Overall industrial production declined 0.5 percent on the month in April, more than the 0.2 percent decline expected by economists. This is the largest sequential decline in eight months, and mainly reflects cutbacks in domestic manufacturing — the index declined 0.4 percent on the month, which is particularly disappointing, given expectations for an increase of 0.1 percent.
Overall industrial production has been much stronger in 2013 than in the year-ago period, but April’s data show a concerning negative growth rate. The manufacturing index has declined for two months now, and output of all major categories within the durable goods components, except computers and electronic products, is down. Year-over-year growth in overall output has slowed from 2.4 percent in December to 1.3 percent in April.
Capacity utilization fell from 78.3 percent to 77.8 percent, 2.4 percentage points below its long-run average. The utilization rate is not where it was at the end of 2012, erasing gains made during the first quarter.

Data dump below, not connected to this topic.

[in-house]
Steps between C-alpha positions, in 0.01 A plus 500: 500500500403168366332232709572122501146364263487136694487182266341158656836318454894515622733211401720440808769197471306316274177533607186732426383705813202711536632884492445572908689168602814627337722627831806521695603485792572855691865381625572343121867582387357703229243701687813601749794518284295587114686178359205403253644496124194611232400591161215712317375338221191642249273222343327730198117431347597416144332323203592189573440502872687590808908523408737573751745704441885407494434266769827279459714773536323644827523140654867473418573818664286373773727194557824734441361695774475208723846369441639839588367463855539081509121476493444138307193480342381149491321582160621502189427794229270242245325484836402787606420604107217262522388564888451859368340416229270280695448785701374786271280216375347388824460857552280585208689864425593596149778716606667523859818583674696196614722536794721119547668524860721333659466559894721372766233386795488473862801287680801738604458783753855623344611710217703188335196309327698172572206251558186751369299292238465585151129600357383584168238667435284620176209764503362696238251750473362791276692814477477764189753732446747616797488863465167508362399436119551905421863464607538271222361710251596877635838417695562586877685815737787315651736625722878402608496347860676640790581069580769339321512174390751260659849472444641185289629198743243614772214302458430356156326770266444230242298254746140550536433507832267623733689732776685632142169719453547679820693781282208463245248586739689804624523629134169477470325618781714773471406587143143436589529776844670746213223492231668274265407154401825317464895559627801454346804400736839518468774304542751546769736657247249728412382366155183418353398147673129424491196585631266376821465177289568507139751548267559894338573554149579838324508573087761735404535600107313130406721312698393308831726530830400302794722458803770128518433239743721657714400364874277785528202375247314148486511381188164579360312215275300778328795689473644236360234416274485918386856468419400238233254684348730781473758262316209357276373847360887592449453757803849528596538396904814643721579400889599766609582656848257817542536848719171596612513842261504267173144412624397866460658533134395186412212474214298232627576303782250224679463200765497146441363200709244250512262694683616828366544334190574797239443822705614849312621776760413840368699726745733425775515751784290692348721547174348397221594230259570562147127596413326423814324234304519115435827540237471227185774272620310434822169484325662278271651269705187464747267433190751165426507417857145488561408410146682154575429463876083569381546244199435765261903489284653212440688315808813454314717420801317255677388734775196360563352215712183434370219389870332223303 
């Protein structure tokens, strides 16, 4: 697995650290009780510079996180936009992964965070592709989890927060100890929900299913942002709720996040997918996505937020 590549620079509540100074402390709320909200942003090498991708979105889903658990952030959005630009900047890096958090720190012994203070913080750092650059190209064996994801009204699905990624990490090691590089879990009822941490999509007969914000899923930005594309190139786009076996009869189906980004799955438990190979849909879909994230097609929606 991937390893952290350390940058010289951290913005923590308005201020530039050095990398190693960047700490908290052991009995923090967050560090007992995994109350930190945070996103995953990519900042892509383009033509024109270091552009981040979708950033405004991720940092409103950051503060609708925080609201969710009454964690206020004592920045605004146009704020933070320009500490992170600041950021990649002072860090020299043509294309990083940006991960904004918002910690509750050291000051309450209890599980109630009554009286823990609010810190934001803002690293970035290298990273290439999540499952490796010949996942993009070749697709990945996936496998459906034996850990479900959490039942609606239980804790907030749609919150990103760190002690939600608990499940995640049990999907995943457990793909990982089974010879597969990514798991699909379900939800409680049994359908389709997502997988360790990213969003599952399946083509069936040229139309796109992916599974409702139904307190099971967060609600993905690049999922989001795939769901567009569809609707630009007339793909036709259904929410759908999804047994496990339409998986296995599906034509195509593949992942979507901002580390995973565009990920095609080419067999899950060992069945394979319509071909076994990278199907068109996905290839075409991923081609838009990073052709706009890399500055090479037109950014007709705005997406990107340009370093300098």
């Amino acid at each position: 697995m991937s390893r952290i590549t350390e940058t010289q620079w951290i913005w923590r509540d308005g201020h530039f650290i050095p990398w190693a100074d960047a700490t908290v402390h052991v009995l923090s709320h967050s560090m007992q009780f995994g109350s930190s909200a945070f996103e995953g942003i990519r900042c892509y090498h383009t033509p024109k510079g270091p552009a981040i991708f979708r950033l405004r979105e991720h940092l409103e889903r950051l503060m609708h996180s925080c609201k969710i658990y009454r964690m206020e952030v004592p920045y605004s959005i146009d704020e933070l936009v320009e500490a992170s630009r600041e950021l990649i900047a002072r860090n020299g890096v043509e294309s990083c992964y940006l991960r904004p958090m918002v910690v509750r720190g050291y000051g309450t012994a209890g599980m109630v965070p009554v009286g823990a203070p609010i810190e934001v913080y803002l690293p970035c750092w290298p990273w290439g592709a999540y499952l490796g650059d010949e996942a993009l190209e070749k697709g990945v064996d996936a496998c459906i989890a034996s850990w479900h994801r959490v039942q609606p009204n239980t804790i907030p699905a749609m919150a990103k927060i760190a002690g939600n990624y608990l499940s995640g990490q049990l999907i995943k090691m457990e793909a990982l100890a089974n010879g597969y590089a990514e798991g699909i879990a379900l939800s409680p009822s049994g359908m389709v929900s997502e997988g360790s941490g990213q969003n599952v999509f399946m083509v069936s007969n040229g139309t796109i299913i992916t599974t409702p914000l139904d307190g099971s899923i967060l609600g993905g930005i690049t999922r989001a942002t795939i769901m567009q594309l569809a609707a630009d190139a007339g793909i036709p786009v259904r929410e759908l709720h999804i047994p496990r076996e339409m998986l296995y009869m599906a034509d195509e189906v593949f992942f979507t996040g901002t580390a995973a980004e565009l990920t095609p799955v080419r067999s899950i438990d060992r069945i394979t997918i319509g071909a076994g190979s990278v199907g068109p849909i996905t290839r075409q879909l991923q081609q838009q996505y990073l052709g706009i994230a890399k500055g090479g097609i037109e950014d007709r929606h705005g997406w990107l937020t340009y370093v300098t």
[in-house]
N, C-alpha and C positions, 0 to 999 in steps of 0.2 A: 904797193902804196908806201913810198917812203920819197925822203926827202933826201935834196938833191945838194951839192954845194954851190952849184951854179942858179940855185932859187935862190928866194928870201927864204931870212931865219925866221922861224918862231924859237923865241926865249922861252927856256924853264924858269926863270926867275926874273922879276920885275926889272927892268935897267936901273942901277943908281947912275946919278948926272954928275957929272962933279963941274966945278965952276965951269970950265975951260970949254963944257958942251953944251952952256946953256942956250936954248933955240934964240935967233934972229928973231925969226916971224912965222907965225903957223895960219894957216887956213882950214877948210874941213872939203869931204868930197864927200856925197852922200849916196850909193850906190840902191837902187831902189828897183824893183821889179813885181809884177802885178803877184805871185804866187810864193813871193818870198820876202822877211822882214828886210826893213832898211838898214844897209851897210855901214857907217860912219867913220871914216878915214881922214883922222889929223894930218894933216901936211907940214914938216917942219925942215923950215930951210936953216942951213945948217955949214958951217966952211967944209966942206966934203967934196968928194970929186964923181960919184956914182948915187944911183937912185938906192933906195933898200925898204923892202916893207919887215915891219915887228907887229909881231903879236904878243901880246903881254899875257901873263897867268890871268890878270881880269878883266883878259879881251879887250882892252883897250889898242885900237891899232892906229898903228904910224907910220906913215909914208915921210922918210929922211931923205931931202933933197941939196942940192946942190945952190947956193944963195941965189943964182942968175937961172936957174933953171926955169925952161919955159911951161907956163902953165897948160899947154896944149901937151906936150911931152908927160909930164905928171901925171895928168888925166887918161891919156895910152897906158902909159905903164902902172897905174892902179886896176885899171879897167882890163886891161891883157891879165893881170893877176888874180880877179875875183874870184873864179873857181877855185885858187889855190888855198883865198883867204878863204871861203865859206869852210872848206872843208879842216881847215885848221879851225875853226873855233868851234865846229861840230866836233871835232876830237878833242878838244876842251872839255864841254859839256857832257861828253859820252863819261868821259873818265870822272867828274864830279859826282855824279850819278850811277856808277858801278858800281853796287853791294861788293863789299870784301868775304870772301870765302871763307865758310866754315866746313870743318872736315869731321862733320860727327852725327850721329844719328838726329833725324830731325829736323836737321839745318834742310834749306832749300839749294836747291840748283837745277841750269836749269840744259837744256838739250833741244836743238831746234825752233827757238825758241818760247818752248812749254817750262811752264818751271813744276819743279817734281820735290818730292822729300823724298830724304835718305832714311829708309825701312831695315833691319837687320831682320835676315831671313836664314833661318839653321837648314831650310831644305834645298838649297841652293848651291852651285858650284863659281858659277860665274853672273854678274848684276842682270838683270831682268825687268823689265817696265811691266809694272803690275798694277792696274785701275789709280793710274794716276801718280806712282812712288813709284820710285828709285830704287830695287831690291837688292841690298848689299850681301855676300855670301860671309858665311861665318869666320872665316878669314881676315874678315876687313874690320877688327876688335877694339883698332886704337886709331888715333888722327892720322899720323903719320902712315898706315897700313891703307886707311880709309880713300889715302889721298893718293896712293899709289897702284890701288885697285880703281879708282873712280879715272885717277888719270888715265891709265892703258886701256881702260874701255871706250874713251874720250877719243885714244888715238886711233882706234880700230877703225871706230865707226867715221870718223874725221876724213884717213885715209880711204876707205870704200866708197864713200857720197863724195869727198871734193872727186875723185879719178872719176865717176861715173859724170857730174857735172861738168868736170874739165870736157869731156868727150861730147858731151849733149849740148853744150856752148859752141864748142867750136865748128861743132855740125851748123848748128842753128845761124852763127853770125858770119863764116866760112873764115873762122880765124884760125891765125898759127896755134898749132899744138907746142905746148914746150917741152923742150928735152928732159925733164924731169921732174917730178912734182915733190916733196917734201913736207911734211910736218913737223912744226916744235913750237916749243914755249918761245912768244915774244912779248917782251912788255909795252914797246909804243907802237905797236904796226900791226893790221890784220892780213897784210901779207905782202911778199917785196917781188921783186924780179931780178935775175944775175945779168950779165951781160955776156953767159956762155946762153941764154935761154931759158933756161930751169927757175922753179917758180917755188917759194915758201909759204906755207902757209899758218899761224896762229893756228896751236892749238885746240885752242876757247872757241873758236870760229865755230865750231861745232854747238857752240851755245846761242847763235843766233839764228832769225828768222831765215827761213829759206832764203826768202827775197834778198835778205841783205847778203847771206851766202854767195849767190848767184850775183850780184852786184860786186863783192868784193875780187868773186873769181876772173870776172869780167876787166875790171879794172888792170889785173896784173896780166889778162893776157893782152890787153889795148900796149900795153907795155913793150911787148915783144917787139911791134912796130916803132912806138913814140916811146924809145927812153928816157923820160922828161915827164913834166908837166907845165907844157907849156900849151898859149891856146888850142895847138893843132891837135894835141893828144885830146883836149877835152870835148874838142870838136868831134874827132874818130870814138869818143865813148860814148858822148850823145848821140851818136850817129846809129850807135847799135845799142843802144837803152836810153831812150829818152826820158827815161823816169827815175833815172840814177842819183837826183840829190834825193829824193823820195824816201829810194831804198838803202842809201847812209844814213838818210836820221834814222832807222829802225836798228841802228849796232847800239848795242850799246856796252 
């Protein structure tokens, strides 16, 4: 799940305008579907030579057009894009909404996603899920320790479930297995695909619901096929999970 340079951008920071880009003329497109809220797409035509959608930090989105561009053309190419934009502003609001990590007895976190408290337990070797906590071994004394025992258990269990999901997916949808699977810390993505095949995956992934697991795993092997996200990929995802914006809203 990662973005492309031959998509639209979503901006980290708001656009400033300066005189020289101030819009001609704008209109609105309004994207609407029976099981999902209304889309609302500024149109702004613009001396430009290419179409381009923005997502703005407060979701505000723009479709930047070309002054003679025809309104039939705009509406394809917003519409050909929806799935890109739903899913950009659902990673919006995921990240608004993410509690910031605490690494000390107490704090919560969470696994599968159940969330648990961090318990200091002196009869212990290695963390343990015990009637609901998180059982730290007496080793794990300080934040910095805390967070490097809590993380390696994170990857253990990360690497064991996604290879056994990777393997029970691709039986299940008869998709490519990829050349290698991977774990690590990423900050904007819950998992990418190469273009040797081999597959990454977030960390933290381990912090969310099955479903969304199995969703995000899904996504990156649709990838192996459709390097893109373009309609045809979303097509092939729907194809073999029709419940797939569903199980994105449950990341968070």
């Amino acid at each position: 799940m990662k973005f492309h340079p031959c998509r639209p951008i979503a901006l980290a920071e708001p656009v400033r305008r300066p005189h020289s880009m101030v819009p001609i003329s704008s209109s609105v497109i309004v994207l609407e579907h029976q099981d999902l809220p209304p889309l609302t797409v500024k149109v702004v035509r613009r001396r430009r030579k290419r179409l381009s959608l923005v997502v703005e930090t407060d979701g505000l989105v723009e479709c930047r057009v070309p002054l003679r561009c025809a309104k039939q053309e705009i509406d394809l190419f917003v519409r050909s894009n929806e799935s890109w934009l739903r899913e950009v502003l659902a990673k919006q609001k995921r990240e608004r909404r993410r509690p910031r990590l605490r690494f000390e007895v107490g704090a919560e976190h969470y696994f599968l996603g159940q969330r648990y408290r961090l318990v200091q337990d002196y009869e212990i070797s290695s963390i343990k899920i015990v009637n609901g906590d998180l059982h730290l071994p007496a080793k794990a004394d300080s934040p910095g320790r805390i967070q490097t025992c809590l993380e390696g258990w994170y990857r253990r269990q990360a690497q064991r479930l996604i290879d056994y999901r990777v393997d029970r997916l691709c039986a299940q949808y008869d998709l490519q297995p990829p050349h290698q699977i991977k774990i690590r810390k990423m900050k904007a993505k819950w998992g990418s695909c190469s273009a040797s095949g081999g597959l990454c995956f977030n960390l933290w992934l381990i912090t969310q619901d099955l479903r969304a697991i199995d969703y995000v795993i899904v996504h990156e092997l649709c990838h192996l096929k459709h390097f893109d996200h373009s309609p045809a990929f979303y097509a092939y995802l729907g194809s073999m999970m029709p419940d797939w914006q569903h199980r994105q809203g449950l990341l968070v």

Separately, the Empire State Manufacturing Survey for May 2013 indicated that overall conditions for New York manufacturers declined marginally in the month. The general business conditions index fell four points to -1.4, its first negative reading since January. The new orders index also fell into negative territory, and the shipments index fell to zero.
In May, the New York Federal Reserve has historically asked respondents about past and expected changes in both the prices they paid for inputs and the prices they charged their customers. This year, on average, respondents said that they expected the prices they paid to climb by 2.8 percent, the smallest anticipated gain since 2009. Prices received are expected to increase 1.2 percent, which is the smallest expected increase since 2007.